Stress Stress Stress Stress Illusion Stress Stress Stress Stress

tunnel-vision and now you know what tunnel vision looks like[/caption] There is a way to solve this problem, but like many problems, it’s much easier to talk about them and say how to do things to solve it than it is to act. What I’ve been doing, is pulling myself away from the struggle, and just relaxing for a bit. Keeping calm, taking deep breaths, and really trying to calm my mind. I don’t know if that’s meditation or not, but that’s what I’d like to say it feels like. It takes care of a lot of the feelings that plague my life, in the short term. Feelings of stress, anxiety, low-self esteem, inadequacy, worry, anger, and sadness. It also allows me to push everything away, and focus on what really matters to me most. The problem I saw most from myself, Hang, and many other college students while in school, was that our most stressful times were caused by looking at the entire bucket of problems, and saying to ourselves that fixing that entire bucket was hopeless. “There’s just no way I can do it.” What needs to happen, and I’m guilty of this more than I’d like to admit, is not look at the entire picture. Rather than seeing this huge list of stuff that has to be dealt with, I need to realize that each of these matters must be addressed individually, one at a time. You can’t maintain the tunnel vision of looking at everything going wrong in your life and expect to not lose mental stability. You need balance. Some people can control themselves better than others, and I’ve been fairly good at keeping my emotions in check, but there are certainly times when you feel you simply cannot accomplish what you’d like to. Two choices arise then: Quit, or modify your actions to better deal with the challenge. I’m not perfect, and it’s showing. That doesn’t mean my logic is flawed though. Hang and I have two entirely different levels of.. well… everything when it comes to buying things, planning events, and having fun. We’re opposites. Honestly, how we get along so well is beyond my comprehension at this point. For the most part, it works because we care about different things… things that generally tend to compliment each other (like how something looks vs. how well it actually functions). Finding a balance between our goals and desires is what generates what many would call “good teamwork,” and I believe we have that. But the challenges we face in life, whether individually or as a couple, are going to constantly test our ability to maintain good teamwork, and I get the most pissy when I’m feeling inadequate in my ability to pull my own weight for the team, in any sense. Yes, I can carry big boxes. No, I don’t carry a big wallet.]]>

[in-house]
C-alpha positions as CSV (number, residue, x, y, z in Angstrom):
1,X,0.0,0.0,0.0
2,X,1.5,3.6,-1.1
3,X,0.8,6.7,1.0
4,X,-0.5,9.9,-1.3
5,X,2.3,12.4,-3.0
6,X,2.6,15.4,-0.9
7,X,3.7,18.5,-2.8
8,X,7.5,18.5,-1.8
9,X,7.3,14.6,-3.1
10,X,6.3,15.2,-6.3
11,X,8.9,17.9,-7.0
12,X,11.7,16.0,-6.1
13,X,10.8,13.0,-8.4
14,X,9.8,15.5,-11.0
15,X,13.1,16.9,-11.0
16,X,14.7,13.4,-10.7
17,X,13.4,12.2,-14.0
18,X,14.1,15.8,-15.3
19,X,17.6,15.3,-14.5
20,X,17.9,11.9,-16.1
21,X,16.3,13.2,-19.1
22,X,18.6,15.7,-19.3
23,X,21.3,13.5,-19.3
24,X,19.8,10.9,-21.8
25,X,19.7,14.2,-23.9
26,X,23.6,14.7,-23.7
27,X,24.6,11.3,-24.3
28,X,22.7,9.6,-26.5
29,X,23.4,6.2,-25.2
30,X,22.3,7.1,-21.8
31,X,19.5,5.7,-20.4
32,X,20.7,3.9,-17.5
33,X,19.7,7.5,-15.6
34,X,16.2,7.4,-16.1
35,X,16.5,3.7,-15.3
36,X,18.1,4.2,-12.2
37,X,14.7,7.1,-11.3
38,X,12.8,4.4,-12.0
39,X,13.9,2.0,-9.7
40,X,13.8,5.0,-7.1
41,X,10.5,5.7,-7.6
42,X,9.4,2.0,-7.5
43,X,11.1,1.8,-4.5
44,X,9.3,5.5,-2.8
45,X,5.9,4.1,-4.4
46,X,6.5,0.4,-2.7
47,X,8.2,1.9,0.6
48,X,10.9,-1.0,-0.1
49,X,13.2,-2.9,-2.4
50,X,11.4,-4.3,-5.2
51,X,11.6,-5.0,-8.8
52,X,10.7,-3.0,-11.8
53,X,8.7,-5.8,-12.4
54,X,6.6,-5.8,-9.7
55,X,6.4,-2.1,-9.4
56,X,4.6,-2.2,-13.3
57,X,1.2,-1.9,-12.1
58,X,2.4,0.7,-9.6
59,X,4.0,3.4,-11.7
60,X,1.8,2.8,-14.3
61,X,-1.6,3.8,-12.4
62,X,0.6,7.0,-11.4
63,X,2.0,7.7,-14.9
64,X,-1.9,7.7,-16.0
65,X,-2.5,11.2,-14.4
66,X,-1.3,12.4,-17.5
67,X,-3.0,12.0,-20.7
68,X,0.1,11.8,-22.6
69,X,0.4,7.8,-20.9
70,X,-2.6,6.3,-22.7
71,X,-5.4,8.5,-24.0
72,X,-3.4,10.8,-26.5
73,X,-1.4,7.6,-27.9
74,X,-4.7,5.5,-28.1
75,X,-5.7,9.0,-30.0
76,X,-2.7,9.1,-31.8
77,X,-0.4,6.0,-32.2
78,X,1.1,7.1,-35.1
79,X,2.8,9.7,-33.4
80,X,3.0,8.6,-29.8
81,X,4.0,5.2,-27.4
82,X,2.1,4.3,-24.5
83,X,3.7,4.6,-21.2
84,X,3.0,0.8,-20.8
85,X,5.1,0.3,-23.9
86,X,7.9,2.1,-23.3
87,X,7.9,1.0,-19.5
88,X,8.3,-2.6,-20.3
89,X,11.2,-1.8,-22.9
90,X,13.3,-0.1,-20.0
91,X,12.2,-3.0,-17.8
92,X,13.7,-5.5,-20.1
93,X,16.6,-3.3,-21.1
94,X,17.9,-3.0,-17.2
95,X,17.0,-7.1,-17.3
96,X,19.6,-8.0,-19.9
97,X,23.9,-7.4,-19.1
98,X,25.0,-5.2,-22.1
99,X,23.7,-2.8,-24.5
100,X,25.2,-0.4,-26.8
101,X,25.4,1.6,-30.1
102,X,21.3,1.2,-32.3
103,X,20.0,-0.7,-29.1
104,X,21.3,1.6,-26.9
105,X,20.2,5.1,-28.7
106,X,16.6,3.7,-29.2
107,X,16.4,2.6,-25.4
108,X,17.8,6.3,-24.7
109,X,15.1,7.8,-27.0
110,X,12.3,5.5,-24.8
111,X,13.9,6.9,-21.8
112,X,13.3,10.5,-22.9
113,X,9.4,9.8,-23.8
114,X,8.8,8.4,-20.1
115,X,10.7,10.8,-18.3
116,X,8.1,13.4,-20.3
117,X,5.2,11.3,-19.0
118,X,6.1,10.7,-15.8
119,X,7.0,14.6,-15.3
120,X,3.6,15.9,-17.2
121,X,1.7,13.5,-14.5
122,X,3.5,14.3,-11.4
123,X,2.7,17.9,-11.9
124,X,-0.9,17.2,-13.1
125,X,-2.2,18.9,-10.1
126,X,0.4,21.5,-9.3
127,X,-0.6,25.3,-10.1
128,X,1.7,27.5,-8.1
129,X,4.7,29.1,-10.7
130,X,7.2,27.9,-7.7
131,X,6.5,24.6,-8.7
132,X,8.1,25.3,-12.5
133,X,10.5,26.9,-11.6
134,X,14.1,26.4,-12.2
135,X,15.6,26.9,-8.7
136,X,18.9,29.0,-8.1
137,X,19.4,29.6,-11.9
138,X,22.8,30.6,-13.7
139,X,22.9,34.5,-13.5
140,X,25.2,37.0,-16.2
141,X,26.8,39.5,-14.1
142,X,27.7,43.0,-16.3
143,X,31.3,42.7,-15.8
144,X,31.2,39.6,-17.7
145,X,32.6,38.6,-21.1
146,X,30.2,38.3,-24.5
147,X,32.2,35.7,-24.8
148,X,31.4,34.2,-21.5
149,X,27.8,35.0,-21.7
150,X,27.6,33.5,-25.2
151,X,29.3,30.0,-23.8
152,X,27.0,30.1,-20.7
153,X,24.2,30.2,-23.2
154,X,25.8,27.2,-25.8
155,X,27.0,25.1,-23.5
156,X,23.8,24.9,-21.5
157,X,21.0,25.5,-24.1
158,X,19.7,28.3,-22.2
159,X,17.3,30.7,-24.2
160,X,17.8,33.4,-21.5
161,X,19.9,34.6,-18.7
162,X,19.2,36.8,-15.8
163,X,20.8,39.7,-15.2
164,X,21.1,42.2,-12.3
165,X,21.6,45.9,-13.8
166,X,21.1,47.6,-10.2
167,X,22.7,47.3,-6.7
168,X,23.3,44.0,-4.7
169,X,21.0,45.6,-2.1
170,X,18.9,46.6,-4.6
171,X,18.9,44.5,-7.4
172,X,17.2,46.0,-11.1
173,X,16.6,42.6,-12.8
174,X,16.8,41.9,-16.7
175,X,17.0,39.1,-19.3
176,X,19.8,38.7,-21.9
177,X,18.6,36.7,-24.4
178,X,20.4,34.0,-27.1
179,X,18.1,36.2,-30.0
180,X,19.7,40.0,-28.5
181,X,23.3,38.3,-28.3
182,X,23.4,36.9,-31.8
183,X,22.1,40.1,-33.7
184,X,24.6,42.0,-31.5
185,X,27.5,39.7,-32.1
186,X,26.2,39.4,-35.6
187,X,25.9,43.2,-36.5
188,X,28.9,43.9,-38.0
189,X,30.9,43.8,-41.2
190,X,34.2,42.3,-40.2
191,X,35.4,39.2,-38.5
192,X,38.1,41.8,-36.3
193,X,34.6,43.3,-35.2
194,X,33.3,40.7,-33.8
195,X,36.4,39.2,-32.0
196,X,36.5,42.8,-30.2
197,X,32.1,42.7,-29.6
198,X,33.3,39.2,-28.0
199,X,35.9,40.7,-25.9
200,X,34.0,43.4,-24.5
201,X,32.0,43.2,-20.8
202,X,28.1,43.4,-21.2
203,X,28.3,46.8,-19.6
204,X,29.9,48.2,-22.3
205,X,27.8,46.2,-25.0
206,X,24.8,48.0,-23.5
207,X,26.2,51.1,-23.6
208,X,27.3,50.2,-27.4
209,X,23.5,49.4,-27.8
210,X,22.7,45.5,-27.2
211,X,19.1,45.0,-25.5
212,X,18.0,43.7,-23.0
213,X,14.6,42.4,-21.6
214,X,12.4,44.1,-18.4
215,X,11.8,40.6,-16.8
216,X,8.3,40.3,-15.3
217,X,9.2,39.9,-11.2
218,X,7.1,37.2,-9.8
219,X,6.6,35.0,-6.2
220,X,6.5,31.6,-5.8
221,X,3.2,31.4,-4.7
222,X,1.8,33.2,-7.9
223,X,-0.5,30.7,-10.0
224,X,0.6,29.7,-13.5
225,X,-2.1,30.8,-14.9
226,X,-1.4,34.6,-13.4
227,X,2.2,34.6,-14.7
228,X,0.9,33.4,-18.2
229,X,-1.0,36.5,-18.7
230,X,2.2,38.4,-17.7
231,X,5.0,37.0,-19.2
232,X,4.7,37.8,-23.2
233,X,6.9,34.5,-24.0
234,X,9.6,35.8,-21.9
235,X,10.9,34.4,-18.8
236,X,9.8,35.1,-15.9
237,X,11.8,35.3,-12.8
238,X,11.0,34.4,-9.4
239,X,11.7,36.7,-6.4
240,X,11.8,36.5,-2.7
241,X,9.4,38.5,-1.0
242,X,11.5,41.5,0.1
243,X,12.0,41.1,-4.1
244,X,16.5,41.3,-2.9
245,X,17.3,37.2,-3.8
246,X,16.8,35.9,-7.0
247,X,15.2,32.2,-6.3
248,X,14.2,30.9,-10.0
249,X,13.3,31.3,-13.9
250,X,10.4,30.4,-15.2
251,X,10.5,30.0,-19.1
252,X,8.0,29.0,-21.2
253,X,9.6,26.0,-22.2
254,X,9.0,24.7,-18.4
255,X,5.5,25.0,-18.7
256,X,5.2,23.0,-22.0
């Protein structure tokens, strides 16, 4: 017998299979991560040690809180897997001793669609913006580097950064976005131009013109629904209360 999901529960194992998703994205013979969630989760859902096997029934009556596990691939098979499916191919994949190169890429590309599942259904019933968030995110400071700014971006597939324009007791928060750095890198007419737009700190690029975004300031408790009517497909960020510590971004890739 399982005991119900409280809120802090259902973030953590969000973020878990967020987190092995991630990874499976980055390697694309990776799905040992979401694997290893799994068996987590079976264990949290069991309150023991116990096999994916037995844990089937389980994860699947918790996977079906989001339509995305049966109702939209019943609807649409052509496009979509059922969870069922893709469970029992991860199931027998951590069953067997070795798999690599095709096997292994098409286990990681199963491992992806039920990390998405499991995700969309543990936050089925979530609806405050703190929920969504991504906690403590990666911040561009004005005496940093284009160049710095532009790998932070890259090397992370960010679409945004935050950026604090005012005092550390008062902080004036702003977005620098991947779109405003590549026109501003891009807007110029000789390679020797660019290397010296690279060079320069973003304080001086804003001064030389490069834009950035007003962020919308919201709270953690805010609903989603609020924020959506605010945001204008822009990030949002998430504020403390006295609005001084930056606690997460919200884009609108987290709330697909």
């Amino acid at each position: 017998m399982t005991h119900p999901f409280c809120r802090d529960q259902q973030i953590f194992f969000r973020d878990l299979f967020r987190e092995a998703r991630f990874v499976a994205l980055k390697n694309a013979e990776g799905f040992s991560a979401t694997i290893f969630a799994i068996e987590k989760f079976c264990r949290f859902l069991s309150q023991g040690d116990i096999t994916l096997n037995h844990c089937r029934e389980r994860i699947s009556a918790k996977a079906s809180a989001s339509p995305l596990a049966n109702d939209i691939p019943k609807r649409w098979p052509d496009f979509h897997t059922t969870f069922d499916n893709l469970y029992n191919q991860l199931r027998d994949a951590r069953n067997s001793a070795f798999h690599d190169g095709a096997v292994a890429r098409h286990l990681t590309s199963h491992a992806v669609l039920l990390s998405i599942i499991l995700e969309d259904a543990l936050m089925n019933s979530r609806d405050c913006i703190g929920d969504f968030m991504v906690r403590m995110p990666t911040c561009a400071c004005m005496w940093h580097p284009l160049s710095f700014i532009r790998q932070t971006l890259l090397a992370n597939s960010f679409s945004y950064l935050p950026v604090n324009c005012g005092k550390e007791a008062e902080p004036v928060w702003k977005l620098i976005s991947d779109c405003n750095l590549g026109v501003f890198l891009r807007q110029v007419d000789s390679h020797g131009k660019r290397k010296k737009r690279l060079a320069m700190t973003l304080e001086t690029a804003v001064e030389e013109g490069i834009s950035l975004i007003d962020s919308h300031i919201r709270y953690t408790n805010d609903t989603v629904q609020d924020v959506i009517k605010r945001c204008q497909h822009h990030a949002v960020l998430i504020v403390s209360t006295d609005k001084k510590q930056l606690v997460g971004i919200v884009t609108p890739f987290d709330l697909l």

About The Author

You might be interested in


Your email address will not be published. Required fields are marked *

This site uses Akismet to reduce spam. Learn how your comment data is processed.